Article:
a. Not mentally rearrange the architecture and “furniture”.
    b. Not think I stumbled into an iconoclast Presbyterian sanctuary.
    c. Not feel as though I’m back in the 9th grade choir singing broadway musical pieces.

    Baby steppin’…

  39. Tom in Columbus,

    I think I saw Bernini’s Paraclete covering His ears!

    Fr. Deacon Daniel

  40. Ed the Roman says:

    Amen to so much here. I have sung the Haydn Lord Nelson at Mass, and it works well, at least in a cathedral.

    I’ve also heard and met Goettshe, and the guy has mad skills. He’s also been in Italy so long that his English is accented.

    I am a cantor, neither a priest, nor a music director, but I know two things from experience.

    There are a lot of cantors singing music they dislike to the best of their ability, because the director told them to. Don’t count on opposition to change from cantors. You may be surprised.

    Volunteer directors (and there are many) usually cite guidance from the pastor for a lot of what they do. One of ours said he was given seasonal lists to choose from and that was that.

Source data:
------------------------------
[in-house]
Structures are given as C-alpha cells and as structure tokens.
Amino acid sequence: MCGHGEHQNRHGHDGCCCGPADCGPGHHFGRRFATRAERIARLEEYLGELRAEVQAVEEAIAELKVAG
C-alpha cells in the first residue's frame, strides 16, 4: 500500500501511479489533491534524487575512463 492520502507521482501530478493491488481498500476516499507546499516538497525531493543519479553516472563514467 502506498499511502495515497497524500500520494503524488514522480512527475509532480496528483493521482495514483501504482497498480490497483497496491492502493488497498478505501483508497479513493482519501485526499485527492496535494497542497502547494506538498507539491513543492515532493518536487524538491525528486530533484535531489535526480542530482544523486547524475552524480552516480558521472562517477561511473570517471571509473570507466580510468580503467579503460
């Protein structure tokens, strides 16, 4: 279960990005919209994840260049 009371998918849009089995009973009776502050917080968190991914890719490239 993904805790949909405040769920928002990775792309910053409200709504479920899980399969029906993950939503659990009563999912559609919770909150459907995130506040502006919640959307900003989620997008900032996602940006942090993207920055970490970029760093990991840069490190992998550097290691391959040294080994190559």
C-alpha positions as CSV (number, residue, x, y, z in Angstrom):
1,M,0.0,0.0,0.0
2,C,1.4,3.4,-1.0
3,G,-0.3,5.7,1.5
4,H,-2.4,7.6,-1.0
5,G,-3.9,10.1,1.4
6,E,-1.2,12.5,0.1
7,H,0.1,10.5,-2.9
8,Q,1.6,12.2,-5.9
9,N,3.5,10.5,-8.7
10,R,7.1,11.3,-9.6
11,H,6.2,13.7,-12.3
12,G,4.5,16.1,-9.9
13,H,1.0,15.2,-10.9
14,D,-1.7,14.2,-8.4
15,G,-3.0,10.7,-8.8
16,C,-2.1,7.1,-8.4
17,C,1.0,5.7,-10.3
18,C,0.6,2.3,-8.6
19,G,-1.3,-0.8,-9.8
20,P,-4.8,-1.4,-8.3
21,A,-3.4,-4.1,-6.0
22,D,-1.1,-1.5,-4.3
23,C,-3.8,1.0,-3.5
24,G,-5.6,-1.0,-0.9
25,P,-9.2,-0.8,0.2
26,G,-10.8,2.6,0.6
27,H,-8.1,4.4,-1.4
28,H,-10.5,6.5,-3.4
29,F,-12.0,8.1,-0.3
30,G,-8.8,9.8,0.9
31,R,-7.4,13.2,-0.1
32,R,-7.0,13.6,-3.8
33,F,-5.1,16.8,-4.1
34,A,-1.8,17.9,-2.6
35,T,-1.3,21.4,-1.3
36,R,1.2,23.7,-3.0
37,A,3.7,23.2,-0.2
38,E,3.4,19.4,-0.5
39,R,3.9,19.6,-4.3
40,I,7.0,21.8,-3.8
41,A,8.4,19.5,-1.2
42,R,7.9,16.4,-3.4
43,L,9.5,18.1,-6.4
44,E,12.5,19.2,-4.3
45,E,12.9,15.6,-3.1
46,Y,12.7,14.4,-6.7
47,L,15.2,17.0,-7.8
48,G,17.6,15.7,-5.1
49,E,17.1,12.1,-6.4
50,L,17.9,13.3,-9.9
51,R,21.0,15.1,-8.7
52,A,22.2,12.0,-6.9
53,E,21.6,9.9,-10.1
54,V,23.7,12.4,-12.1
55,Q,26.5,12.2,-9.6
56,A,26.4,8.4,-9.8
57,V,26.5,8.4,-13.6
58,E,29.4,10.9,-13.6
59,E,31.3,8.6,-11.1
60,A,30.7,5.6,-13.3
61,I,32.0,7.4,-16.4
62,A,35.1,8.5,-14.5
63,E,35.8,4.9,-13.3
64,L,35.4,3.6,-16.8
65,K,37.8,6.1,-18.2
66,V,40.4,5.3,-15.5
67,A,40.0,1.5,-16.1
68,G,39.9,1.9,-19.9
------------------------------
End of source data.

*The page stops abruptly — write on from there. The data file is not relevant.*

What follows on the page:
Our music program changed a good deal with a change of pastors. The various interim directors since the change have not influenced things nearly as much.

  41. Charivari Rob says:

    JPG, glad to hear you’ve been to St. Thomas. My college glee club went regularly to NYC, and I got to sing at St. Pat’s and a couple of other churches, but their St. Thomas engagements were before my time with them. I’ve always heard good things about there, but oddly enough, for all the times I’ve been in midtown I don’t think I’ve ever been inside the doors. Not since I was a little kid, at least.

    Being a Fairfield County person, did you find anything to your interest when the NPM regional was in Stamford a year or two ago (if you had the opportunity to attend)?

    Mary Ann, Singing Mum – the flip side of your first point is also a concern. The habit of hiring professionals trying to make a living in the field tends to shut out amateurs and volunteers.


  42. plisto says:

    Charivari Rob, at least in protestant churches (where I play in order to support the family) there are some good church-choirs, and that works nicely. The cantor is a professional organist/conductor, and the singers are amateurs! There’s always room for everybody willing to come and practice.